In the title story, the map dealerís trip to Amsterdam to pursue a set of exceptional maps culminates in a description of a superlative work by the 17th-century map illuminator Margarethe Blaeu. The map contains an imaginary island off Venezuela that the artist has added by hand: Studied closely, it proves to be a cunning piece of trompe líoeil, with the islandís contours forming the silhouette of an embracing couple. It is a lovely conceit, perhaps the best thing in the book, and the fact that Sides is less successful in linking this image with the map dealerís interest in the mapís disheveled owner does not detract from its charm. Sides is, in fact, weaker in her formal construction than in depicting the excitement of her charactersí vocations. She sometimes employs dubious tricks, such as withholding her protagonistís name or (as with the map dealer, Descotes) being heavy-handed in its formulation. In three of the four short stories, Sides rings down a conclusion with a burst of figurative language -- of smoke and mirrors, really -- that leaves the reader uncertain as to what has actually happened.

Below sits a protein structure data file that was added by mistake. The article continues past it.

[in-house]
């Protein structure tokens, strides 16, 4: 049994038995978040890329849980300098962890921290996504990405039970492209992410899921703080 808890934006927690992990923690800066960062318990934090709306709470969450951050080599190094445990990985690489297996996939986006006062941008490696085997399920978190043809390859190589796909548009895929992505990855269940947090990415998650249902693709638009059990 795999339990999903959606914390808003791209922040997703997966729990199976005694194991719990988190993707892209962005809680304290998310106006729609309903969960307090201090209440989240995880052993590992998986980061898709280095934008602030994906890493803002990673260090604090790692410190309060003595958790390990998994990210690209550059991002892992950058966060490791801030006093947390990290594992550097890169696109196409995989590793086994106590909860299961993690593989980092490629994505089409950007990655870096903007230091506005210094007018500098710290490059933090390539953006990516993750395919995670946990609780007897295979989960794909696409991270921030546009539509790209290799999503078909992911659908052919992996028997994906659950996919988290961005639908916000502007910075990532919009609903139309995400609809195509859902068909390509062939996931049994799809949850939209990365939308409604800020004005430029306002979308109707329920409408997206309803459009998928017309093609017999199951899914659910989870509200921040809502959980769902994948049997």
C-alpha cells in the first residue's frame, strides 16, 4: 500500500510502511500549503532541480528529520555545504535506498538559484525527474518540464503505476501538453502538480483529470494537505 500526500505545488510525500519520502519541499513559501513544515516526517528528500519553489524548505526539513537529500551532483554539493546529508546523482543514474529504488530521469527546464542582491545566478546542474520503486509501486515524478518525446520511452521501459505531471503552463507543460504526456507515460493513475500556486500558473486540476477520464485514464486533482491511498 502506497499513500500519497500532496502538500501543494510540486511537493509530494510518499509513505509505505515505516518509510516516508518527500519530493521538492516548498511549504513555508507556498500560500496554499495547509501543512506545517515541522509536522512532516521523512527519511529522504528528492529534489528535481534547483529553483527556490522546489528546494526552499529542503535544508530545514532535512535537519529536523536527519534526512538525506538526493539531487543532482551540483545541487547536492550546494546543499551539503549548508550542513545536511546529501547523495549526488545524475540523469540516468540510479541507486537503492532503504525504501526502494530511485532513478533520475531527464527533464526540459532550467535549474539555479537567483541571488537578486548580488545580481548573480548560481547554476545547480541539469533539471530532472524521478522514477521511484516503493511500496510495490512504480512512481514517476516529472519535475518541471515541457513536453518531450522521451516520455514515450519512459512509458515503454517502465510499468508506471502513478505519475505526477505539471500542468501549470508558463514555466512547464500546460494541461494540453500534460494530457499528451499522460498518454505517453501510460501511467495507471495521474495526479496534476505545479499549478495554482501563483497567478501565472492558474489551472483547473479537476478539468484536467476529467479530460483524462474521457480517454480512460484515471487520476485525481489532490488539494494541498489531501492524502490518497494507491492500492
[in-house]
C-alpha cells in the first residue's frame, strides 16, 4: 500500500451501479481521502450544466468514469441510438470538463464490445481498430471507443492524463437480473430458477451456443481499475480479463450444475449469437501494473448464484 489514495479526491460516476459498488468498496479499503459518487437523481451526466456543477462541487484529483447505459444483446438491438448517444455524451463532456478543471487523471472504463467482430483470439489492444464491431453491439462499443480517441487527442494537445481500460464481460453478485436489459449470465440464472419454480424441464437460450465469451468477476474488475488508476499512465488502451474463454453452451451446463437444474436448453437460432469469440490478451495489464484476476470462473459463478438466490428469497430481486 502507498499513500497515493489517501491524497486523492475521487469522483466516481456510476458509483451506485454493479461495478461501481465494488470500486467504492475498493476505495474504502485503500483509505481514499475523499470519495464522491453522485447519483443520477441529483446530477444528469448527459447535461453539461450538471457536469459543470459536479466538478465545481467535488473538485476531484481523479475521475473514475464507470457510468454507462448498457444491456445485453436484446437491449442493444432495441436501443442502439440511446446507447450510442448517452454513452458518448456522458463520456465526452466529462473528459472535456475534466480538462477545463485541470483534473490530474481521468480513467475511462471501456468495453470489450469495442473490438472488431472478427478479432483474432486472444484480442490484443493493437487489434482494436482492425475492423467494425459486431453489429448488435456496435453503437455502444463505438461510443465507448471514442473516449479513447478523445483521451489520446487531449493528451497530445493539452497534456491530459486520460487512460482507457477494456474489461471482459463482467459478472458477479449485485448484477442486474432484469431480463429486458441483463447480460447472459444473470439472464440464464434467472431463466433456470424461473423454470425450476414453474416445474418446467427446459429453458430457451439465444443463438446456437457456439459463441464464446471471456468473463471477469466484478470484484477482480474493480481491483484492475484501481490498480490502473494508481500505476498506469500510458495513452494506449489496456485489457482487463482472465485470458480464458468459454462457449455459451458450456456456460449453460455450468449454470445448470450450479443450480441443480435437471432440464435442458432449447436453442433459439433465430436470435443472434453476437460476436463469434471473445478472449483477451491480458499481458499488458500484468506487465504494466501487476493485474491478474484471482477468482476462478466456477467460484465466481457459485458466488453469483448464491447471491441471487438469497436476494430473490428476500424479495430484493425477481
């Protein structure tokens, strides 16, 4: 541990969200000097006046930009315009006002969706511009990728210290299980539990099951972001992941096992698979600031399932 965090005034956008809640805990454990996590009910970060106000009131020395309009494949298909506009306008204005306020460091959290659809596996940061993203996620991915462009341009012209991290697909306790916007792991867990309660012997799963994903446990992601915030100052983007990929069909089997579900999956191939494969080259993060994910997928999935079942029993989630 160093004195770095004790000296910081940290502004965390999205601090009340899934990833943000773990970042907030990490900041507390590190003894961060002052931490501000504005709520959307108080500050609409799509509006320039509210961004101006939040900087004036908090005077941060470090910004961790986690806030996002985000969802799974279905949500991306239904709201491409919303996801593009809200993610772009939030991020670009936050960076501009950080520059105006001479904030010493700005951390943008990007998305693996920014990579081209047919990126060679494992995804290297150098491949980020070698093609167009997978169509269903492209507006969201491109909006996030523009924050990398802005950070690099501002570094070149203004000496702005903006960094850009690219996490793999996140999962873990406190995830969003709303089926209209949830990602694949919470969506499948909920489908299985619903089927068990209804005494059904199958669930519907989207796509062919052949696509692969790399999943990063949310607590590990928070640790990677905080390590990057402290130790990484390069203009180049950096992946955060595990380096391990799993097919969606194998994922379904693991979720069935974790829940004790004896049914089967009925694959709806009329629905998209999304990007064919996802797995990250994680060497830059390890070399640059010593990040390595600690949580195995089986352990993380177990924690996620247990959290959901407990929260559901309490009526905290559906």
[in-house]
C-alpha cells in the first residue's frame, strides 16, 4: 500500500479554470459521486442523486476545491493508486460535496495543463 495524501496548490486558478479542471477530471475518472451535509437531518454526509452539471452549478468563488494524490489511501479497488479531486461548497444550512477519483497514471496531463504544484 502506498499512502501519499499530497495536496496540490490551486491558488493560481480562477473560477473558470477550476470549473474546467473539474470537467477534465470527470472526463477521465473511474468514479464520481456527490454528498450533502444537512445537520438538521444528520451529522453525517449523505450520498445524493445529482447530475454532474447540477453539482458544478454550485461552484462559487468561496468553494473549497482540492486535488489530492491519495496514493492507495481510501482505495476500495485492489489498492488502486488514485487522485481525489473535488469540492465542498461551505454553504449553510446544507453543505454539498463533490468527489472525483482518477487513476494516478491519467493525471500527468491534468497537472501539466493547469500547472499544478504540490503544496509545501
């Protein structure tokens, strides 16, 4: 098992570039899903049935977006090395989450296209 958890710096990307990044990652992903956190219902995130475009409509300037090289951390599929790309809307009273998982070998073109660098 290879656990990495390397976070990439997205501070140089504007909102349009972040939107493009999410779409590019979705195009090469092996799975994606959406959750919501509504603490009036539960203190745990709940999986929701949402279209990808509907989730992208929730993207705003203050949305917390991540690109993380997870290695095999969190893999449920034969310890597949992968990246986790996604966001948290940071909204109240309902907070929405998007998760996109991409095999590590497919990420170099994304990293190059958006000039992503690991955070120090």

The fifth tale, "The Master of the Pink Glyphs," is a short novel about a bereaved woman who joins an architectural dig in Guatemala and finds self-fulfillment in becoming a skilled drawer of Mayan pottery. It attempts, rather daringly, to combine literary showmanship with a great deal of architectural verisimilitude, with mixed results. The early series of letters between the lovers forces Sides into a rather strained exercise in virtuosity in creating a new pet name for every salutation and signature, since she wishes not to disclose either characterís first name. The author is perhaps too much on her protagonistís side -- her ingenuousness and dedication are rather glibly contrasted with the smug knowingness of others -- and her spiritual regeneration consequently partakes somewhat of the quality of a fairy tale.